Daily Scan: CVS dumps Valeant's Philidor pharmacy; 2-year Treasury yields rise sharply
Capital Markets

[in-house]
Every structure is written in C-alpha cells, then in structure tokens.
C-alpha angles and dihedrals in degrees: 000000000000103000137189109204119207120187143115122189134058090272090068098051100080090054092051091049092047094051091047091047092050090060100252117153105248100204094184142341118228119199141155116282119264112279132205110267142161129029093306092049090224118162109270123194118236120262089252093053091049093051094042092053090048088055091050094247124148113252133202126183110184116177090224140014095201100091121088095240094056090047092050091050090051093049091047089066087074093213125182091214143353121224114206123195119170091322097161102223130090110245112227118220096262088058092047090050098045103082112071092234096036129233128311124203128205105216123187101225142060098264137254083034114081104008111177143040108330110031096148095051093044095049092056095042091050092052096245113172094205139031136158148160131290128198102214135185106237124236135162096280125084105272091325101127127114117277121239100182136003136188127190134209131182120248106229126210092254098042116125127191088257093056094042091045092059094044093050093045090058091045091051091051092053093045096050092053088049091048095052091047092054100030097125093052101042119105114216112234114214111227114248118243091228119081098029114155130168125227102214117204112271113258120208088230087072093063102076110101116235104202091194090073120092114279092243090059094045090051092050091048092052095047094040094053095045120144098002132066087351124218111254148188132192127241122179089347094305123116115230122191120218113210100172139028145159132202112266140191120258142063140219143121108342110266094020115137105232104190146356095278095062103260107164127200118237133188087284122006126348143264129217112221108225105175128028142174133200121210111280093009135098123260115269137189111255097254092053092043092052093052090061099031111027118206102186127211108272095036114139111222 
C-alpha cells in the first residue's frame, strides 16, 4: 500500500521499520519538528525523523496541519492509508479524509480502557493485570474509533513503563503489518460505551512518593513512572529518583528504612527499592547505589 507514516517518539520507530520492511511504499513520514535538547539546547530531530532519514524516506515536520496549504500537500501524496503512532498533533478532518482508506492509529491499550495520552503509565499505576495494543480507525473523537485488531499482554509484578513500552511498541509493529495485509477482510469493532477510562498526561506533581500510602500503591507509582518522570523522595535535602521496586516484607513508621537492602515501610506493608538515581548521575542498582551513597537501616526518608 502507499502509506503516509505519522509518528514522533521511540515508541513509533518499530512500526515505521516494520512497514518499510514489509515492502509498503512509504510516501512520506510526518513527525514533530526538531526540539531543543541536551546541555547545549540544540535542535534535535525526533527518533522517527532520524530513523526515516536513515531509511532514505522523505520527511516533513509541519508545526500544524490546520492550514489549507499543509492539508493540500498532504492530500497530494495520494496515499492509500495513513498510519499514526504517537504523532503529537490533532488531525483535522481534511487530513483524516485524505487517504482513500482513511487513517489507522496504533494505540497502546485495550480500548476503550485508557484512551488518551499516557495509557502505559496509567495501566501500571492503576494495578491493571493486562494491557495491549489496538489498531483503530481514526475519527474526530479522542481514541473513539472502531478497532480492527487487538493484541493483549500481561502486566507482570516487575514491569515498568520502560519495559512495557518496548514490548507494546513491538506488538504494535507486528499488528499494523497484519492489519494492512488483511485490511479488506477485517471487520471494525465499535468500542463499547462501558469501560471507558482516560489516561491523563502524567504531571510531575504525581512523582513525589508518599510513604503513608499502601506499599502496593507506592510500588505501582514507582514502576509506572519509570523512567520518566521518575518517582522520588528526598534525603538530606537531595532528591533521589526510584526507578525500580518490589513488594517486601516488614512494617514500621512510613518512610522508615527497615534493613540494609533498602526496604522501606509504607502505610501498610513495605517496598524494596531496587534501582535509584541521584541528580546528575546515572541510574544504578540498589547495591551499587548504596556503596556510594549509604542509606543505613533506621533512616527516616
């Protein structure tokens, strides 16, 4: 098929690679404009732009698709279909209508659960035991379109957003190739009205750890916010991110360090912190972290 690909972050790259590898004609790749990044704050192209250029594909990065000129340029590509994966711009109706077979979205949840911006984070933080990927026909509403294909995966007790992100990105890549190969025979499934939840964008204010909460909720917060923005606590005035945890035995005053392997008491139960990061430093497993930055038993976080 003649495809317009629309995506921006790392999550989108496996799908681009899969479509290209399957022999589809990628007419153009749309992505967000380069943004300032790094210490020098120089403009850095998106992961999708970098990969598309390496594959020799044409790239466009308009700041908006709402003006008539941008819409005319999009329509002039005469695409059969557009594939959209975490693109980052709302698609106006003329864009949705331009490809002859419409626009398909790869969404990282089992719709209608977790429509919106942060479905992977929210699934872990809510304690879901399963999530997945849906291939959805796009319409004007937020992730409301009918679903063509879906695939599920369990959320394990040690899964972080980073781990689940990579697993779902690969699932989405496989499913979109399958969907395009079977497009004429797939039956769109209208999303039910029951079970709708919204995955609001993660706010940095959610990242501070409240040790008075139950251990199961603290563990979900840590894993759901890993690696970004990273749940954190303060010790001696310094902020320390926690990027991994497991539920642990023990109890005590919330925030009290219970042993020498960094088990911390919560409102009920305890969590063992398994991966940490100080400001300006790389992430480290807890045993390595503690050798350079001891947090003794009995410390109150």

<p>Updated throughout the day</p> <p>October 29</p> <p>The U.S. Treasury market shrugged off the weak GDP for the third quarter, and turned tail at the very real threat of a December interest rate hike. The yield on the two-year note -- often viewed as a proxy for where the federal funds rate is heading -- rose to 0.728%, up from 0.707% on Wednesday, its biggest one-day move since February. Tuesday, the yield stood at 0.61%. (Yields rise when prices fall.) On Wednesday, the Federal Reserve dropped its concern about global weakness and strongly hinted that they may the economy is robust enough to raise rates. Economists were divided over whether the weaker-than-expected report on third quarter GDP would move the Fed. Growth fell to 1.5%  short of the 1.7% expectation. In the economy-is-fine column: Initial jobless claims came in at 260,000 for the week ending October 24 -- the 34th week in a row that the jobless claims remained below 300,000. Stocks edged down Thursday, with the Dow Jones Industrials off 0.1%. The Nasdaq fell 0.4%, and the S&amp;P 500 dropped 0.04%. Oil closed just over $46/barrel.</p> <p>Here’s what else you need to know:</p> <p>CVS terminates Philidor from Caremark program. CVS says that it found "noncompliance" in an audit of Philidor, a pharmacy associated with the embattled Valeant. Last week activist investor Andrew Left alleged that Valeant was using Philidor as a front for fraudulent activity. MarketWatch</p> <p>LinkedIn beat earnings expectations. The social media site reported earnings of 78 cents per share on $780 million in revenue, compared to the expected 46 cents per share on $756 million in revenue. Sales were up 37% from the previous year. Shares rose 10% in after hours trading with the news. CNBC</p> <p>A Boeing 767 caught fire in Florida. The plane was taxing for departure from Fort Lauderdale-Hollywood International Airport for Venezuela. The Dynamic International Airways Flight 405 suffered a fuel leak before catching fire on the runway around 12:30 p.m. Passengers were evacuated from the aircraft, and 14 were injured. CNN</p> <p>Paul Ryan elected 62nd speaker of the House. The Wisconsin representative takes over from Representative John Boehner. The 45-year-old Ryan is the youngest speaker since 1869, and is also the first speaker since 1989 to be elected in the middle of a congressional term. New York Times (paywall)</p> <p>Pfizer, Allergan may merge in biggest deal of year.  The combo would elbow aside the Anheuser-Busch InBev $104 billion pact to buy SAB Miller. 2015 is shaping up to be the hottest year for mergers. Pfizer has a market cap of $216 billion while Allergan is $112.5. The bankers win, whichever way you look at it. Wall Street Journal (paywall)</p> <p>Deutsche Bank to lay off 35,000, scotch dividend. Deutsche Bank CEO John Cryan told the press that he plans to reduce his firm’s full-time workforce by 9,000 and shut down the bank’s operations in 10 countries. The massive overhaul, once finished, will result the job losses. </p>